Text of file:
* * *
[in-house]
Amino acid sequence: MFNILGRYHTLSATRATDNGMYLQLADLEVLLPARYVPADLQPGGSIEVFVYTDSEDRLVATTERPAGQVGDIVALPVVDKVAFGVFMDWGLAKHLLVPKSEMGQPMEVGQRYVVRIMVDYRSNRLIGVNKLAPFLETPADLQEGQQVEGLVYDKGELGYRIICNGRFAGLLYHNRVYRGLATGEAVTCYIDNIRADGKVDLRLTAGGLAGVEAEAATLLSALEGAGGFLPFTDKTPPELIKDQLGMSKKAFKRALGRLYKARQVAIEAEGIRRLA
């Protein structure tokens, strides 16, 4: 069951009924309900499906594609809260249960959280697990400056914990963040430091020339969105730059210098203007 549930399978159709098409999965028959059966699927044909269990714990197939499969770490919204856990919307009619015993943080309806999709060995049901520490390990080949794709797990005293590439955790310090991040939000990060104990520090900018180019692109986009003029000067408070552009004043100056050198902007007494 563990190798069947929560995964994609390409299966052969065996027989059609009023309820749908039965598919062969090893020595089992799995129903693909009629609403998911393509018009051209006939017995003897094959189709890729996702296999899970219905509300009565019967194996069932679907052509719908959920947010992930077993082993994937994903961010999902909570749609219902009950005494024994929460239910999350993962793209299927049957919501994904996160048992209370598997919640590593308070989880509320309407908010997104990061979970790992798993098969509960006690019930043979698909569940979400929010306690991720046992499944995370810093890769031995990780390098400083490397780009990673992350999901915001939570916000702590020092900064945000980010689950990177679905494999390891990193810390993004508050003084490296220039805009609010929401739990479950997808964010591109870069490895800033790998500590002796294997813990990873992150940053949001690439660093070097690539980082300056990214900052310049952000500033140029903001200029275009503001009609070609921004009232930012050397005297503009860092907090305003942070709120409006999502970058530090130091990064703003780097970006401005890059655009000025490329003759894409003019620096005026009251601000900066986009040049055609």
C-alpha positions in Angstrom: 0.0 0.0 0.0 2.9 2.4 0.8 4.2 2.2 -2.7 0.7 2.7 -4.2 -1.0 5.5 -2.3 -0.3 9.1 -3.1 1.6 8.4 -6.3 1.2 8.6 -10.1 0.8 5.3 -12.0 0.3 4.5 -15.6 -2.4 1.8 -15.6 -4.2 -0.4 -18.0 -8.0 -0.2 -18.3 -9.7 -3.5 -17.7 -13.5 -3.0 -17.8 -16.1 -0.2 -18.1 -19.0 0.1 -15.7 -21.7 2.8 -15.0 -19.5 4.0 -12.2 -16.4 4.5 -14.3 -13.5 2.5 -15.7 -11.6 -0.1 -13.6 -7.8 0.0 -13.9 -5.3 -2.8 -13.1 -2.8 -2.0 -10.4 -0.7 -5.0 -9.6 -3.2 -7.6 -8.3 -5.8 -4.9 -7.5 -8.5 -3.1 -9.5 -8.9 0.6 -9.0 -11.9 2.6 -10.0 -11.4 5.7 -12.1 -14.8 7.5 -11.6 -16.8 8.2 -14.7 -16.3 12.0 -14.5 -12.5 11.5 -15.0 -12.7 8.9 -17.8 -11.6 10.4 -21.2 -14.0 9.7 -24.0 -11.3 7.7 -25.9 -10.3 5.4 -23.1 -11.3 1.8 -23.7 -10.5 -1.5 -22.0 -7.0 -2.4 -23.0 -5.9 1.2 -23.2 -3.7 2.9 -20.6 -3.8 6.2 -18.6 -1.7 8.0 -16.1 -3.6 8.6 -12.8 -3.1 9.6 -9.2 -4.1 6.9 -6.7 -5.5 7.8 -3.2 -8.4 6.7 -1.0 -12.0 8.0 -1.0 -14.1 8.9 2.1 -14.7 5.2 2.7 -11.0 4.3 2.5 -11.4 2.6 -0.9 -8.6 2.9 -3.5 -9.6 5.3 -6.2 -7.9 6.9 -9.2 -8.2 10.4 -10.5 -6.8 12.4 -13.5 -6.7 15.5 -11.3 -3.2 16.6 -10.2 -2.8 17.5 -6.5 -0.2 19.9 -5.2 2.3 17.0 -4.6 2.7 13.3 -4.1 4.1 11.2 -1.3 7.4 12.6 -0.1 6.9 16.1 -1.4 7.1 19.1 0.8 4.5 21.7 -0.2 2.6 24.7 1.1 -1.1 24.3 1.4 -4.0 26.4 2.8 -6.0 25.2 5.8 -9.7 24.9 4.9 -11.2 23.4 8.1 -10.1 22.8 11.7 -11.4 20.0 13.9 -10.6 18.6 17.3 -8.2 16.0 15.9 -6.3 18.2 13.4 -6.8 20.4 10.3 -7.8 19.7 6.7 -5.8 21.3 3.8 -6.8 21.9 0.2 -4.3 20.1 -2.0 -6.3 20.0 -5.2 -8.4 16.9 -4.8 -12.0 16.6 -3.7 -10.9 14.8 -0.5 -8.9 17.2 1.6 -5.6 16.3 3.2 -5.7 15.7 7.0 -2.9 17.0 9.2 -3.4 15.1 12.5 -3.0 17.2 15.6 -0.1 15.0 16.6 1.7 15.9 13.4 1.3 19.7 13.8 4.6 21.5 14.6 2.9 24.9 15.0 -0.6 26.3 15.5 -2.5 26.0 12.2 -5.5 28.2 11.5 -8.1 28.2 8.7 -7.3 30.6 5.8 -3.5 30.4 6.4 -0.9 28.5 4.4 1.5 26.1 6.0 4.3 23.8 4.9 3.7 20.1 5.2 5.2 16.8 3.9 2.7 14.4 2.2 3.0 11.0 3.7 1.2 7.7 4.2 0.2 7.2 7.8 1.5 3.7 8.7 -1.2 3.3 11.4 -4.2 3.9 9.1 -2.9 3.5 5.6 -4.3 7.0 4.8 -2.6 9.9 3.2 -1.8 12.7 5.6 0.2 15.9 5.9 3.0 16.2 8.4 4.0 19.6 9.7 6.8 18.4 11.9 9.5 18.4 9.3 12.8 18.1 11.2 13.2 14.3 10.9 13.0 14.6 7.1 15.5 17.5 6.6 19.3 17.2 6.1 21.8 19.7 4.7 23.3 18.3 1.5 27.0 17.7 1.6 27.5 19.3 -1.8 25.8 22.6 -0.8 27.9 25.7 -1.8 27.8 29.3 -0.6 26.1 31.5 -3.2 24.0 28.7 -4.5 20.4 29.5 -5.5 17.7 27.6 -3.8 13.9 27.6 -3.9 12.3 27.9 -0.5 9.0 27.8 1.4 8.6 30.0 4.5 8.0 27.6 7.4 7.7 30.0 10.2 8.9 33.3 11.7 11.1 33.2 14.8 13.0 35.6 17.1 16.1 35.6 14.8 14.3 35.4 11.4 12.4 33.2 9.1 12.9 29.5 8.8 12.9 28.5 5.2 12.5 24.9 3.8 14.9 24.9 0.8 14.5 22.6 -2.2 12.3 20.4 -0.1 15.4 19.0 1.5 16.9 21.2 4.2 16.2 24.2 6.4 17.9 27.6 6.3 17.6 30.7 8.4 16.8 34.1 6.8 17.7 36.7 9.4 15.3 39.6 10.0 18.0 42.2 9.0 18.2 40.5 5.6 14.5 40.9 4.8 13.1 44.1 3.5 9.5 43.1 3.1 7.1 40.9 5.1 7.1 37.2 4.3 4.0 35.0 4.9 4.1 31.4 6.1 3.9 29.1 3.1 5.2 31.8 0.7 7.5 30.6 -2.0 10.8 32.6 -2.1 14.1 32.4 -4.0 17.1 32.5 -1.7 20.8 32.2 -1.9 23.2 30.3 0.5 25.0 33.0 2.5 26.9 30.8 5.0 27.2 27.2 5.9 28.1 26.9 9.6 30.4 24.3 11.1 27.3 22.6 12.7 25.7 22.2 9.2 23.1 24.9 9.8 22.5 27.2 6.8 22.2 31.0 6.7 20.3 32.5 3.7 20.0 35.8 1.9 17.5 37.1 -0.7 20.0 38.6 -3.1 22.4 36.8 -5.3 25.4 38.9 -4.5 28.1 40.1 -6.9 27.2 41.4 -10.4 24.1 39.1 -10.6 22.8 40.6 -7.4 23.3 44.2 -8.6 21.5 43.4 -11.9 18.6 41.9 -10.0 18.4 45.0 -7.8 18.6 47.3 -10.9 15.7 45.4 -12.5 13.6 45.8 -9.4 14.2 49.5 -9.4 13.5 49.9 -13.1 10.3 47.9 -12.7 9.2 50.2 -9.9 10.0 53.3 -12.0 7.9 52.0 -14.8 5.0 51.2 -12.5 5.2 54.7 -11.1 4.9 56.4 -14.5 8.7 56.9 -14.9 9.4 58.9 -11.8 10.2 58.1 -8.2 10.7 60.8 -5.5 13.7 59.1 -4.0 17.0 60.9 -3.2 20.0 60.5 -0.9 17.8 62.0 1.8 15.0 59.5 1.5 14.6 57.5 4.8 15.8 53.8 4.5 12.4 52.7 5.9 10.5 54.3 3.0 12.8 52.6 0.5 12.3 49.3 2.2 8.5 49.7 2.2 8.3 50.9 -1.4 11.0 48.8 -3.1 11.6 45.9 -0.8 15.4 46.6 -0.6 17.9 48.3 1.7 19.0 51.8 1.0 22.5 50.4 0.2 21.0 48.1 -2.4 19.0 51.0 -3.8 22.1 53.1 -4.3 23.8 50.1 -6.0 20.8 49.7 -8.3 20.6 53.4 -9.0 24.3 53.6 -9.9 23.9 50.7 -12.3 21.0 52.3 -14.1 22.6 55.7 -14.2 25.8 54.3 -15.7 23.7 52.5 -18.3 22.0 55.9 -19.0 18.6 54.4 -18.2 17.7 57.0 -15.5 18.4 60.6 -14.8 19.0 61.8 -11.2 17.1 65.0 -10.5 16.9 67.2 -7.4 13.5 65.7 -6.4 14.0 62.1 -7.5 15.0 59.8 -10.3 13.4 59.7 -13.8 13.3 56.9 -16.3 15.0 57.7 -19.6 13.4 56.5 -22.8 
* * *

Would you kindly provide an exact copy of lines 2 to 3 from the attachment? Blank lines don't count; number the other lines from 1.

Amino acid sequence: MFNILGRYHTLSATRATDNGMYLQLADLEVLLPARYVPADLQPGGSIEVFVYTDSEDRLVATTERPAGQVGDIVALPVVDKVAFGVFMDWGLAKHLLVPKSEMGQPMEVGQRYVVRIMVDYRSNRLIGVNKLAPFLETPADLQEGQQVEGLVYDKGELGYRIICNGRFAGLLYHNRVYRGLATGEAVTCYIDNIRADGKVDLRLTAGGLAGVEAEAATLLSALEGAGGFLPFTDKTPPELIKDQLGMSKKAFKRALGRLYKARQVAIEAEGIRRLA
């Protein structure tokens, strides 16, 4: 069951009924309900499906594609809260249960959280697990400056914990963040430091020339969105730059210098203007 549930399978159709098409999965028959059966699927044909269990714990197939499969770490919204856990919307009619015993943080309806999709060995049901520490390990080949794709797990005293590439955790310090991040939000990060104990520090900018180019692109986009003029000067408070552009004043100056050198902007007494 563990190798069947929560995964994609390409299966052969065996027989059609009023309820749908039965598919062969090893020595089992799995129903693909009629609403998911393509018009051209006939017995003897094959189709890729996702296999899970219905509300009565019967194996069932679907052509719908959920947010992930077993082993994937994903961010999902909570749609219902009950005494024994929460239910999350993962793209299927049957919501994904996160048992209370598997919640590593308070989880509320309407908010997104990061979970790992798993098969509960006690019930043979698909569940979400929010306690991720046992499944995370810093890769031995990780390098400083490397780009990673992350999901915001939570916000702590020092900064945000980010689950990177679905494999390891990193810390993004508050003084490296220039805009609010929401739990479950997808964010591109870069490895800033790998500590002796294997813990990873992150940053949001690439660093070097690539980082300056990214900052310049952000500033140029903001200029275009503001009609070609921004009232930012050397005297503009860092907090305003942070709120409006999502970058530090130091990064703003780097970006401005890059655009000025490329003759894409003019620096005026009251601000900066986009040049055609």